I had the opportunity to see Princess Mononoke in theaters tonight for the film’s twentieth anniversary and to celebrate Hayao Miyazaki’s birthday. Seeing this movie on the big screen was a marvelous experience. The colors popped right out of the screen and the epic score echoed throughout the theater. I was truly blown away by the visual beauty and giant scope of the film, and it really is a grand event. If you ever get the chance to see this film in theaters, do yourself a favor and experience it. The current January, 2017 event will continue for one more night on Monday, the 9th, so seize the opportunity if you can.
Princess Mononoke is packed with everything I love about the fantasy genre. It has action and adventure and romance and magic and, most important of all, a vast and immersive world. The world-building aspect of fantasy films is one of the biggest things that makes the great ones so great to me. Watching this film, I felt swept away in its world and surrounded by the environment that was presented. Much of this vastness is portrayed in the jaw-dropping landscapes and locations that make everything feel huge and expansive.
There are otherworldly creatures and magical beings everywhere in the world of the film. From the giant wolves and boars, to the creepy apes, to the Kodama, the tiny spirits that live in the forest. It’s interesting to see so many strange creatures, but none of it feels implausible. This world feels real and lived-in, and as an effect, the characters that inhabit that world feel like people that we can care about as an audience. A sense of wonder is felt as we are exposed to these otherworldly people and ideas. The amount of detail put into every aspect of this universe makes it seem epic and about as believable as a fantasy world can be.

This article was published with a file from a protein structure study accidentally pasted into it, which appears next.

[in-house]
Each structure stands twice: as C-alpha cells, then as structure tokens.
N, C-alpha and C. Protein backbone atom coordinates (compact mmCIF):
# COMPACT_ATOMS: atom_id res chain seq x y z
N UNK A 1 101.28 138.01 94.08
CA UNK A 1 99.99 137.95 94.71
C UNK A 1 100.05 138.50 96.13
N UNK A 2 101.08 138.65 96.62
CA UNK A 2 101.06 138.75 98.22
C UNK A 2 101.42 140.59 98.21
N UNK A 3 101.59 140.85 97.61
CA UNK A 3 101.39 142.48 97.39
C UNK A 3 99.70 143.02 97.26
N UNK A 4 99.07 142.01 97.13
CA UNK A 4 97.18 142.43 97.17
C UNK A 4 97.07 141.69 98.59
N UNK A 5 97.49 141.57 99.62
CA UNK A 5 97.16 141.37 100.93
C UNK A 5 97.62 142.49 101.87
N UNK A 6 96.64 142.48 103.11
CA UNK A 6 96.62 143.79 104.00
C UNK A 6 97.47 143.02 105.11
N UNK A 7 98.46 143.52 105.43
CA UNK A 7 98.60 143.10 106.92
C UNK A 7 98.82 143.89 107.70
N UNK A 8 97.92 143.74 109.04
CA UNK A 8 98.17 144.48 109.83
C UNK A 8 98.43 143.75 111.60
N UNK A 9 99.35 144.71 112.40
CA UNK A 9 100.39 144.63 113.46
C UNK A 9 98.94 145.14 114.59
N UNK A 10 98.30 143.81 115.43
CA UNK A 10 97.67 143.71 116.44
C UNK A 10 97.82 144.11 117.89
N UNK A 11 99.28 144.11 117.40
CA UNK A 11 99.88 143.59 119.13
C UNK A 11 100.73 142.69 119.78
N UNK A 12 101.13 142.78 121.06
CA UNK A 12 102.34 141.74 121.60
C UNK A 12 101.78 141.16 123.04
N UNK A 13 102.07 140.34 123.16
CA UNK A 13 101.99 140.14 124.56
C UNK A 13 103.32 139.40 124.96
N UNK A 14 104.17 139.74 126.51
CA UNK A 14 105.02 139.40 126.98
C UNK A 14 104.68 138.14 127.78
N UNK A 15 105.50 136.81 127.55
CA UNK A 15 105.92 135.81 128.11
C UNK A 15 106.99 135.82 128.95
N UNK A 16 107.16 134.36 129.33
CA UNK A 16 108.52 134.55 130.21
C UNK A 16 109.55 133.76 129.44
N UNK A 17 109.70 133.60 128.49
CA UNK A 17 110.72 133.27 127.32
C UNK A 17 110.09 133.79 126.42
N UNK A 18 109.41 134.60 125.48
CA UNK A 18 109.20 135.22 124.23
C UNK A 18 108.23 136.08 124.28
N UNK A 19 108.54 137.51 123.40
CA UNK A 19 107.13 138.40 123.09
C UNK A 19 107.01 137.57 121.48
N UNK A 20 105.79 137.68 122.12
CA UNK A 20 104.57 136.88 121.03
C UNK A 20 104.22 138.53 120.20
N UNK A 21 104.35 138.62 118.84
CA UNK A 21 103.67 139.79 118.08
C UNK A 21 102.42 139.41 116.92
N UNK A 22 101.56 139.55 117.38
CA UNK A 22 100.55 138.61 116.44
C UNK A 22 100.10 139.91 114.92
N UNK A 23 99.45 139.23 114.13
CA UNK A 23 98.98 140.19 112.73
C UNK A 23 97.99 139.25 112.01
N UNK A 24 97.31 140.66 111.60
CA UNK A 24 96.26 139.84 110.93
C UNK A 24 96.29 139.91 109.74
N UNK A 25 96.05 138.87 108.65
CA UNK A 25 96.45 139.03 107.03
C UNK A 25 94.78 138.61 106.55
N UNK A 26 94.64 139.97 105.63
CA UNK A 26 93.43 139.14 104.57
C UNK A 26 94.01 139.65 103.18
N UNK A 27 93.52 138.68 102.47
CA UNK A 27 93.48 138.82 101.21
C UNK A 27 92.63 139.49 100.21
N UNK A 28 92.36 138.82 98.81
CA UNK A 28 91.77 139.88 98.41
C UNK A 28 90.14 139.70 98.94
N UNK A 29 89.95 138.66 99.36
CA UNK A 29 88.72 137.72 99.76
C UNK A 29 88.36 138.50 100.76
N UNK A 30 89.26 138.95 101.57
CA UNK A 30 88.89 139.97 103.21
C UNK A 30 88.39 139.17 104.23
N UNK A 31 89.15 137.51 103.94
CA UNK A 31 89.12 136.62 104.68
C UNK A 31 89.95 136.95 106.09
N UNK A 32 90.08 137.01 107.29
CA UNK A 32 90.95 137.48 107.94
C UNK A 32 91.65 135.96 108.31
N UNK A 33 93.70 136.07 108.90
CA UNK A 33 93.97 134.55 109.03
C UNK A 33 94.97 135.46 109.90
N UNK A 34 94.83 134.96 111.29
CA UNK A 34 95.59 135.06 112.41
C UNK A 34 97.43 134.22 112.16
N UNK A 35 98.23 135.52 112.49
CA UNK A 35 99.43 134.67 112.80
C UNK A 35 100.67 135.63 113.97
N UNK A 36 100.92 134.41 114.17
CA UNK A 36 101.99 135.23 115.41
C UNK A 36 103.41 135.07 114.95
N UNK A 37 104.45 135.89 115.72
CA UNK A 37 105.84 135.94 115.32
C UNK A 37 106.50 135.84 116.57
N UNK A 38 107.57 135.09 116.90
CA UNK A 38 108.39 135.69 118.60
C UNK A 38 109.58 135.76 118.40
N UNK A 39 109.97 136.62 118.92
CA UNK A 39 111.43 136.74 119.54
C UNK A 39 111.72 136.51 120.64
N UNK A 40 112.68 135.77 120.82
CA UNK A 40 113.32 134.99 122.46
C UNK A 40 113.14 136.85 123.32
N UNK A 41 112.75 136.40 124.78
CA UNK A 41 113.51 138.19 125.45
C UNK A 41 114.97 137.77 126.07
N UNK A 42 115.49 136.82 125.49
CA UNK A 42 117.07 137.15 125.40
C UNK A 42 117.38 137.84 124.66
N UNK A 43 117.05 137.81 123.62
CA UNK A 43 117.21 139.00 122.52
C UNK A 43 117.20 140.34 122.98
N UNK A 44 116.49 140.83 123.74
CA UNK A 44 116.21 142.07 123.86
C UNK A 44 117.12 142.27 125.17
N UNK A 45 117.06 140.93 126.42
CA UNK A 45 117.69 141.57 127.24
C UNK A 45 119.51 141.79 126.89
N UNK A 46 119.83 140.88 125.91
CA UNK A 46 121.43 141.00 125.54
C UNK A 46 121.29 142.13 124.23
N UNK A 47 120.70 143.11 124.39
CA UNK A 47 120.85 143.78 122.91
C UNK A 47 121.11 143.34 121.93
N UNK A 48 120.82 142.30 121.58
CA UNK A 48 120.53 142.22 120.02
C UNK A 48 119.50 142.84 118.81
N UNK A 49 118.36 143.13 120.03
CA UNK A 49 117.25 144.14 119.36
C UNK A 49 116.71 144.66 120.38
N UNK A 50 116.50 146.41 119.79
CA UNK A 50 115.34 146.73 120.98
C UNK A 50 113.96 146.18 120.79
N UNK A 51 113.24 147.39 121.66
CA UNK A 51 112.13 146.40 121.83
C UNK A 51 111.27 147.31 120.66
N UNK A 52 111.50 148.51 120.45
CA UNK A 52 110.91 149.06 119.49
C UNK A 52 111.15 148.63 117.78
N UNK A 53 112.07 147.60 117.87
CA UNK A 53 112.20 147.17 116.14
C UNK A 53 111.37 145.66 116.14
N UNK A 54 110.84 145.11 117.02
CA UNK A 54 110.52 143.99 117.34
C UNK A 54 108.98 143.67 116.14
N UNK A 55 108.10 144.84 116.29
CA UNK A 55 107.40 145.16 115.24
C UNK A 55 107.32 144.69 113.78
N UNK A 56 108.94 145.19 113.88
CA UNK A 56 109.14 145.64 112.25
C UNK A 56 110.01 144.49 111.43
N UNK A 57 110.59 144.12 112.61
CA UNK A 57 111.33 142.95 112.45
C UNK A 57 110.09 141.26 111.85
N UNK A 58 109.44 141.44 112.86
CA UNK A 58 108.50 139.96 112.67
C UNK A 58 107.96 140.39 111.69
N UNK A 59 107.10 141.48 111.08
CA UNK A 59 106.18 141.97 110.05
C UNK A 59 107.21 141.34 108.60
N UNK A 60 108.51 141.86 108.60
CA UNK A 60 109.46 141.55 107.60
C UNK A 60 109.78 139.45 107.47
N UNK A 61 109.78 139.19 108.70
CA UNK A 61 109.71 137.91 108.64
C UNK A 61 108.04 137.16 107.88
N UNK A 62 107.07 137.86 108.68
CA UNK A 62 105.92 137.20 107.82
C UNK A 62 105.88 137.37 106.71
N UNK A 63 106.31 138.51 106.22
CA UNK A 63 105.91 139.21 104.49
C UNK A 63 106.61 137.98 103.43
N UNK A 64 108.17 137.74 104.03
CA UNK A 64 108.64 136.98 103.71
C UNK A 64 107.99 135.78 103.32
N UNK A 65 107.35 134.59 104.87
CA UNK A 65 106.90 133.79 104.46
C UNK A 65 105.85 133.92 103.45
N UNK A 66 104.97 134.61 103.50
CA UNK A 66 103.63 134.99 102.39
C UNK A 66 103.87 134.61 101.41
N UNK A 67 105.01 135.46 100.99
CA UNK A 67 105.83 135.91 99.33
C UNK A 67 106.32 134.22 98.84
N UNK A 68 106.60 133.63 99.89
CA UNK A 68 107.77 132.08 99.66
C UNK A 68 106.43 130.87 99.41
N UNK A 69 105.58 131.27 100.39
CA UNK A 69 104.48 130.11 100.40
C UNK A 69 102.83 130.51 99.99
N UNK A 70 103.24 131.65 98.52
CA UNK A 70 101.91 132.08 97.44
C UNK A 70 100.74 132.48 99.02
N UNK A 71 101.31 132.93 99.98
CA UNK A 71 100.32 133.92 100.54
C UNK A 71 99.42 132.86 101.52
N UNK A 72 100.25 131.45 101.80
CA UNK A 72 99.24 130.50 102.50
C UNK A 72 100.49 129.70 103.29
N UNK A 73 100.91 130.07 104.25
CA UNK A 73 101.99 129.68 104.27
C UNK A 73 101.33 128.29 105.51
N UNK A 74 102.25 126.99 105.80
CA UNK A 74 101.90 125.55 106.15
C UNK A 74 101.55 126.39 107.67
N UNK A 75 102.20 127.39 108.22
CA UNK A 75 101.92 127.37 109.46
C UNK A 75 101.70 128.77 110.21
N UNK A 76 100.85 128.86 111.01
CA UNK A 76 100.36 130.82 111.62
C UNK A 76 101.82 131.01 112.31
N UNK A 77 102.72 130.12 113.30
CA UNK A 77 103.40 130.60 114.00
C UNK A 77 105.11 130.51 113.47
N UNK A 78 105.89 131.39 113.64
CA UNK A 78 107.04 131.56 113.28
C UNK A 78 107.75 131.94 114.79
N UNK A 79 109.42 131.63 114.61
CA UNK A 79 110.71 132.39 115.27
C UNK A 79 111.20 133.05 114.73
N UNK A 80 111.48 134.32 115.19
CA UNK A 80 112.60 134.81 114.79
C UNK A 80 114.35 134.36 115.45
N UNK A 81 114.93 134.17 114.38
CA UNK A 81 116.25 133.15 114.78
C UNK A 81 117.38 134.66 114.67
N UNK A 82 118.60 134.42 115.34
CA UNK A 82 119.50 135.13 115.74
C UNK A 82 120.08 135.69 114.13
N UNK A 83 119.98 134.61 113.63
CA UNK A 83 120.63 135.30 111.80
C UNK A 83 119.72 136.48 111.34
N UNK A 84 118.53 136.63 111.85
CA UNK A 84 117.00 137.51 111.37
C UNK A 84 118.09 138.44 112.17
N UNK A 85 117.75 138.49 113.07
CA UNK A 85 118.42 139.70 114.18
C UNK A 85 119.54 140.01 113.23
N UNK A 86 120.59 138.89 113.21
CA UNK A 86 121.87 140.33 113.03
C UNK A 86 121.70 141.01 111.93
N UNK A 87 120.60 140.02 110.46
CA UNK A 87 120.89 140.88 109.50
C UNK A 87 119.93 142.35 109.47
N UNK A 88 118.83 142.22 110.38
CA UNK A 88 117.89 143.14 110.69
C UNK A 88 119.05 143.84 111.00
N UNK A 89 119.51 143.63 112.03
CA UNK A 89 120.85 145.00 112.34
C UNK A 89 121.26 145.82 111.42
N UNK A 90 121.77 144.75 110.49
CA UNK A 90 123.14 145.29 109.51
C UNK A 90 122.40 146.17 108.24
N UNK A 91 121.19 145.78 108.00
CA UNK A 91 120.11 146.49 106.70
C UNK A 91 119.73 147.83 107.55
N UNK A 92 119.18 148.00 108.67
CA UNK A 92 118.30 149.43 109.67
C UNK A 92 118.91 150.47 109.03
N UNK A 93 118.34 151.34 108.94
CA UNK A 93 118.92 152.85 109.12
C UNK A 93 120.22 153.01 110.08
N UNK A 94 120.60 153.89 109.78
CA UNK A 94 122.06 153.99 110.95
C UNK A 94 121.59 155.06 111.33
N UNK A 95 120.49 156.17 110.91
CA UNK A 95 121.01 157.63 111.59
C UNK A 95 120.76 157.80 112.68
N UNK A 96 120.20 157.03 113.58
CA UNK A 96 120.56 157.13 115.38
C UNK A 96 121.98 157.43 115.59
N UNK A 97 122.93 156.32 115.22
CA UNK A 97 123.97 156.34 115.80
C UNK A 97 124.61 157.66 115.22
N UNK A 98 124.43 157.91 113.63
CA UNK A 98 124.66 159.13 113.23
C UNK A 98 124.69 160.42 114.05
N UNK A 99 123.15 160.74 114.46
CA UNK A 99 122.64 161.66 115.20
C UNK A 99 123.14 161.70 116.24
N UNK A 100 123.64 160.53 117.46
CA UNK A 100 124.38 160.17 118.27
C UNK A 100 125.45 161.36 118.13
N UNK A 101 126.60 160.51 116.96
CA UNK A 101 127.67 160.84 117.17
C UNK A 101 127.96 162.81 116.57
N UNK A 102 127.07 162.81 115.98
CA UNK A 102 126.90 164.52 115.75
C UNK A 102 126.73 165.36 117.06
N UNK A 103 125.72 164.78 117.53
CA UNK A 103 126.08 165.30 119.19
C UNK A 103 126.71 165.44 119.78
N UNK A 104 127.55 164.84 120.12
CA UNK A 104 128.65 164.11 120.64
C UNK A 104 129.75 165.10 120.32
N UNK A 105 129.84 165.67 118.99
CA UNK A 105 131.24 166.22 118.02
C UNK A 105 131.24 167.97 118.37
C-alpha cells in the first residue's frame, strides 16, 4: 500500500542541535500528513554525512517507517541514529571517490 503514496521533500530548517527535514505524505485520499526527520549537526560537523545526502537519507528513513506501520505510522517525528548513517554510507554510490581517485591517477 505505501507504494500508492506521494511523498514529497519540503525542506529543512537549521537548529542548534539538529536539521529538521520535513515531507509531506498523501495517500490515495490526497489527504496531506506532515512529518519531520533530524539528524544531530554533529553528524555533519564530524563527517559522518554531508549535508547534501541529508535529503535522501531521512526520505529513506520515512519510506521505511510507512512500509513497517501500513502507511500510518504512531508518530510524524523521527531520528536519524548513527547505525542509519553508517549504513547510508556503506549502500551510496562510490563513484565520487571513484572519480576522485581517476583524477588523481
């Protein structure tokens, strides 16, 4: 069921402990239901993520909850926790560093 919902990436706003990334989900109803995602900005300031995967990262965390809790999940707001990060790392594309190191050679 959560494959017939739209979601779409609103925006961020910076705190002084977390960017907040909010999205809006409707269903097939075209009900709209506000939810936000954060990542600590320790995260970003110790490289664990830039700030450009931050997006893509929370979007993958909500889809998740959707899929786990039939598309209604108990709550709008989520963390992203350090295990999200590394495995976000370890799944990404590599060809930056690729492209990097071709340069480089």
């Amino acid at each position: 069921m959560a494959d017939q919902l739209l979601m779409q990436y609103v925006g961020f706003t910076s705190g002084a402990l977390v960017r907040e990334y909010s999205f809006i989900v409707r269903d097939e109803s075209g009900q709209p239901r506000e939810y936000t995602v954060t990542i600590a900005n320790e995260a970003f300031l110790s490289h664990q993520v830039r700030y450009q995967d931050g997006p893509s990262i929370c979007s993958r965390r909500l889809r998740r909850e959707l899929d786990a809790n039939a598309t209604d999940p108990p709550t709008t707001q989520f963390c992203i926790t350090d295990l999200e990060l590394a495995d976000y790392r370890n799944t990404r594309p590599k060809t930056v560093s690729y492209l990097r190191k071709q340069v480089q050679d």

I was on the edge of my seat at times because the action in this film is exciting and extremely well done. It’s animated with such care and attention that it feels just as thrilling as the action in live-action films. The music gets intense and we get long takes of fluid, beautifully drawn battle scenes. There are also a few quick moments of danger that keep the pace up, and they are all just as excellent. Princess Mononoke is one of Studio Ghibli’s more violent films, but it’s never over-the-top with gore. The action is displayed in a fashion that feels brutally realistic, but still has an edge of fantasy that fits it in perfectly with the world of the film.
The character of Princess Mononoke, or San, is one of the best “princess” characters in animation. Many fans adore her character for being strong, sharp, and courageous, and not really princess-like at all. I highly admire those aspects of her, and I think it makes her very interesting to watch (especially during action scenes), but her strongest feature as a character is her internal struggle. When she is found by Ashitaka, a boy searching for something that she doesn’t want him to find, she is immediately conflicted. As she gets to know him, she begins to care deeply for Ashitaka, but she is firm in her belief that humans are her enemy and she continues to fight for her forest. She says to him, “Ashitaka, you mean so much to me, but I can’t forgive the humans for what they’ve done.”
Ashtika, the other leading character with whom the film starts out, is also not only an interesting and a relatable character, but one that goes on a journey similar to that of San’s. He learns to appreciate the nature around him as San tries to accept the humans, and the lessons they learn go hand in hand by the end when they agree that “it’s time for both of us to live”. The themes present in Princess Mononoke and the dynamic characters make for a rich emotional experience in the midst of all the exciting action. The visuals are amazing and the scope of the film is epic and mindblowing, but the personal side of this film is what makes it stand out from any other fantasy story.
— Camden McDonald